Double-hung windows allow both the top and bottom panes to open. We usually open the top pane during the day and wanted a curtain solution that would allow for privacy by obscuring the bottom half. We came up with a design that allows for full-window coverage, top half, bottom half, or none at all.
Completed bedroom curtains
Parts and materials
- curtain (fabric)
- curtain rods
finish (countersunk) washers
reclaimed wood screws
- curtain supports
reclaimed maple bachi
3 1/2" wood screw to machine bolt
The fabric for each curtain is cut to the size of the window, plus about 2" horizontally for folding and finishing the edge, and approximately 4" vertically to allow for the dowel loop. In order for the curtain to hang vertically, it is important that the finished piece be a proper rectangle. That having been said... it's fabric, so there's room for a bit of error.
Four curtain supports are required for each window. I made these by sanding and cutting off the usable ends of broken/worn bachi.
A 7/16" hole bored in the bottom seemed about right to allow for play when installing with hot glue on 1/4" bolts.
The next step was to create indentations in the top of the curtain support to catch the curtain rods. I did this at the mill, first using a 1/2" rubber sanding drum. Although I tried to proceed slowly, the rubber drum took a bit of a beating and needed support from extra washers at each end. The finished cut was also quite a bit larger diameter than 1/2"... absolutely fine for this project but not quite as tight a fit as I want for the 7/16" rods.
A high-speed-steel end mill seemed like a better option but crushed the wood fibers a bit. Increasing cutter speed seemed to help.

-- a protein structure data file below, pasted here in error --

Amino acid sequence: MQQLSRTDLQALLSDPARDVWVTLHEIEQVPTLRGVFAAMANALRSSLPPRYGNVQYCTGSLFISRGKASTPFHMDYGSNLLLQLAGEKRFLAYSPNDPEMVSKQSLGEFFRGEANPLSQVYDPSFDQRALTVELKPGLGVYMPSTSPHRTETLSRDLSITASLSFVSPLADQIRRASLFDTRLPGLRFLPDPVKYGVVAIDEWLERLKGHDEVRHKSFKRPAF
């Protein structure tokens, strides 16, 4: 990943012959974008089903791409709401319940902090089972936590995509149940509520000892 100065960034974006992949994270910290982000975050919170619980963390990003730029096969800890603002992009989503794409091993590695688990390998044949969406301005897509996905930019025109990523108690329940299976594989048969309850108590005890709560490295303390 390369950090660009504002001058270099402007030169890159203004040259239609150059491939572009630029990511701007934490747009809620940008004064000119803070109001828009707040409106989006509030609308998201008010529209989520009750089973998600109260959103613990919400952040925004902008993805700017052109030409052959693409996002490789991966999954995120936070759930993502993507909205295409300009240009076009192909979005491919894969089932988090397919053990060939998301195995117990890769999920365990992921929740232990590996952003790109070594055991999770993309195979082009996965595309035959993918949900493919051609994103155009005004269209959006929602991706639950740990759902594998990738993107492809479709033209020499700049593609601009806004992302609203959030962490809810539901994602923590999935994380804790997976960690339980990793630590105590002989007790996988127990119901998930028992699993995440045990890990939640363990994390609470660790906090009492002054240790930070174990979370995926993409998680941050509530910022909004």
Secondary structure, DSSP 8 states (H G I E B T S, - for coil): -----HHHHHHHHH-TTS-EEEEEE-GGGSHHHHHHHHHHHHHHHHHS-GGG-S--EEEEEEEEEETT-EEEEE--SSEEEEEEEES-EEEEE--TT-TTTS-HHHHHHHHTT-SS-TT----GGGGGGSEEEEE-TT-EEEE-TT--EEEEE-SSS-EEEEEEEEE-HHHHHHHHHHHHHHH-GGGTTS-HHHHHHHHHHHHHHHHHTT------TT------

I left the curtain supports unfinished.
The curtain rods are simple enough... 7/16" birch dowels with holes bored in the ends to accept a screw to affix washers as end-stops. (I was disappointed with how curved some of these rods are but it turns out the bend can be a benefit. Rotating a rod so that the bend is "up" resists sag and makes the finished curtain look straight.) Marking the curtain rods in situ and then cutting, allowed for satisfyingly little play in the finished product... until I realized that the distance between the top supports and bottom supports is slightly different. Make sure to mark a particular window's curtain rods against both sets of its supports, and use the wider of the two.
Bolts extending from the wall just to the side of each window allow installation of the supports with hot glue. These bolts are the visible part of double-sided 3-1/2" wood screw / bolts.
Screwing perfectly perpendicular into a wall is surprisingly difficult. By far our best results came from having Hiro stand to the side and give advice on the pitch of the bit, while I worried about the left-to-right angle from directly behind the drill.
The bolt positions are based on the window itself, set away from the frame by about 3/4". Using two crammed nuts on the bolt side allows for screwing into the framing surrounding the window. The play in the oversized hole in the support will allow for some wiggle room, but even that wasn't enough for me to do it perfectly on all six windows. Discovering the two-person drill alignment trick helped.
A needle nozzle for the hot glue gun made it easier to get the glue to the bottom of the hole, and to avoid squeeze-out during installation, I tried to stop adding glue as soon as I could see the hot-glue in the hole (approx 3/4" from the opening).
Completed living room curtains